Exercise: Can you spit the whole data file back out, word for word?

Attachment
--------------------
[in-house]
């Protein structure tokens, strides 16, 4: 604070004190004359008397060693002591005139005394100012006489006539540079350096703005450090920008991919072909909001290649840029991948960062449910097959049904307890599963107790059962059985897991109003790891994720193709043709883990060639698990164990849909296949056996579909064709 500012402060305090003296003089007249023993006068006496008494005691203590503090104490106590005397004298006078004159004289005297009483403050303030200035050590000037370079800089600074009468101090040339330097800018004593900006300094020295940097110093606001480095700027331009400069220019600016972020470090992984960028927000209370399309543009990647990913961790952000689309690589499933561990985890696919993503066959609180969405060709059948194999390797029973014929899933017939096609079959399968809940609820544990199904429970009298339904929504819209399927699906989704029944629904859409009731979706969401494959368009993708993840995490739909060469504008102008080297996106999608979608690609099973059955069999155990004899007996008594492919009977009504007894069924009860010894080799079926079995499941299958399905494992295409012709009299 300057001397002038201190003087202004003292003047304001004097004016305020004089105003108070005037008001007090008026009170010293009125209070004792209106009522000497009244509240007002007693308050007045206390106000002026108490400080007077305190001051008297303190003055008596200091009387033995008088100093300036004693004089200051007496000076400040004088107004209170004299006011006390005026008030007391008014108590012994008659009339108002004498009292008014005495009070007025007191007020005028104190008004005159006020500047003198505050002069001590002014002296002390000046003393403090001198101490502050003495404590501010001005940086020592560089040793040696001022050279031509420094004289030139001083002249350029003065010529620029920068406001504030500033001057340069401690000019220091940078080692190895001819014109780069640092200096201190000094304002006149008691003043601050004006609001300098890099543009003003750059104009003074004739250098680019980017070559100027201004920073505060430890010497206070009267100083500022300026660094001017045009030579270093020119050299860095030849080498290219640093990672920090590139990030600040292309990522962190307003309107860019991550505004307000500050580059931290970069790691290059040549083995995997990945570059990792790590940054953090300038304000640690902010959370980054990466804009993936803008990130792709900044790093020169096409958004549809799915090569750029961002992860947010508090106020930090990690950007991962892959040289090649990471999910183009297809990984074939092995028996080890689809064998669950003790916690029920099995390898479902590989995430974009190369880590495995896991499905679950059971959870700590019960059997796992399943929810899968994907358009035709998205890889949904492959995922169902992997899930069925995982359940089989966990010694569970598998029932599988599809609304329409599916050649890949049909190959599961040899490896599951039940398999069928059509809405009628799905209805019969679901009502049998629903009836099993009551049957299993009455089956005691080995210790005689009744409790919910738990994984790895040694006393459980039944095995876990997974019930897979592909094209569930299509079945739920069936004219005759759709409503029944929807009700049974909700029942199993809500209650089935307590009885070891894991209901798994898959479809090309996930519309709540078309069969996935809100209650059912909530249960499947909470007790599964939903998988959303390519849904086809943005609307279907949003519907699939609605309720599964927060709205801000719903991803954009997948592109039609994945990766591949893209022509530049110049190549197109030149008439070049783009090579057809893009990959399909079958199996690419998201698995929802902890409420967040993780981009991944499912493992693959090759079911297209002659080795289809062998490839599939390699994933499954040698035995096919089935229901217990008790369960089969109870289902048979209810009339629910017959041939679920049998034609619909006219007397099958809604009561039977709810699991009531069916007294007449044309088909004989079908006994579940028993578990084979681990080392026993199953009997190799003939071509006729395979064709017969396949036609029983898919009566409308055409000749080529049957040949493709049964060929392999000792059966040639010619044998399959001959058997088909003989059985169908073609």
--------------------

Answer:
[in-house]
């Protein structure tokens, strides 16, 4: 604070004190004359008397060693002591005139005394100012006489006539540079350096703005450090920008991919072909909001290649840029991948960062449910097959049904307890599963107790059962059985897991109003790891994720193709043709883990060639698990164990849909296949056996579909064709 500012402060305090003296003089007249023993006068006496008494005691203590503090104490106590005397004298006078004159004289005297009483403050303030200035050590000037370079800089600074009468101090040339330097800018004593900006300094020295940097110093606001480095700027331009400069220019600016972020470090992984960028927000209370399309543009990647990913961790952000689309690589499933561990985890696919993503066959609180969405060709059948194999390797029973014929899933017939096609079959399968809940609820544990199904429970009298339904929504819209399927699906989704029944629904859409009731979706969401494959368009993708993840995490739909060469504008102008080297996106999608979608690609099973059955069999155990004899007996008594492919009977009504007894069924009860010894080799079926079995499941299958399905494992295409012709009299 300057001397002038201190003087202004003292003047304001004097004016305020004089105003108070005037008001007090008026009170010293009125209070004792209106009522000497009244509240007002007693308050007045206390106000002026108490400080007077305190001051008297303190003055008596200091009387033995008088100093300036004693004089200051007496000076400040004088107004209170004299006011006390005026008030007391008014108590012994008659009339108002004498009292008014005495009070007025007191007020005028104190008004005159006020500047003198505050002069001590002014002296002390000046003393403090001198101490502050003495404590501010001005940086020592560089040793040696001022050279031509420094004289030139001083002249350029003065010529620029920068406001504030500033001057340069401690000019220091940078080692190895001819014109780069640092200096201190000094304002006149008691003043601050004006609001300098890099543009003003750059104009003074004739250098680019980017070559100027201004920073505060430890010497206070009267100083500022300026660094001017045009030579270093020119050299860095030849080498290219640093990672920090590139990030600040292309990522962190307003309107860019991550505004307000500050580059931290970069790691290059040549083995995997990945570059990792790590940054953090300038304000640690902010959370980054990466804009993936803008990130792709900044790093020169096409958004549809799915090569750029961002992860947010508090106020930090990690950007991962892959040289090649990471999910183009297809990984074939092995028996080890689809064998669950003790916690029920099995390898479902590989995430974009190369880590495995896991499905679950059971959870700590019960059997796992399943929810899968994907358009035709998205890889949904492959995922169902992997899930069925995982359940089989966990010694569970598998029932599988599809609304329409599916050649890949049909190959599961040899490896599951039940398999069928059509809405009628799905209805019969679901009502049998629903009836099993009551049957299993009455089956005691080995210790005689009744409790919910738990994984790895040694006393459980039944095995876990997974019930897979592909094209569930299509079945739920069936004219005759759709409503029944929807009700049974909700029942199993809500209650089935307590009885070891894991209901798994898959479809090309996930519309709540078309069969996935809100209650059912909530249960499947909470007790599964939903998988959303390519849904086809943005609307279907949003519907699939609605309720599964927060709205801000719903991803954009997948592109039609994945990766591949893209022509530049110049190549197109030149008439070049783009090579057809893009990959399909079958199996690419998201698995929802902890409420967040993780981009991944499912493992693959090759079911297209002659080795289809062998490839599939390699994933499954040698035995096919089935229901217990008790369960089969109870289902048979209810009339629910017959041939679920049998034609619909006219007397099958809604009561039977709810699991009531069916007294007449044309088909004989079908006994579940028993578990084979681990080392026993199953009997190799003939071509006729395979064709017969396949036609029983898919009566409308055409000749080529049957040949493709049964060929392999000792059966040639010619044998399959001959058997088909003989059985169908073609």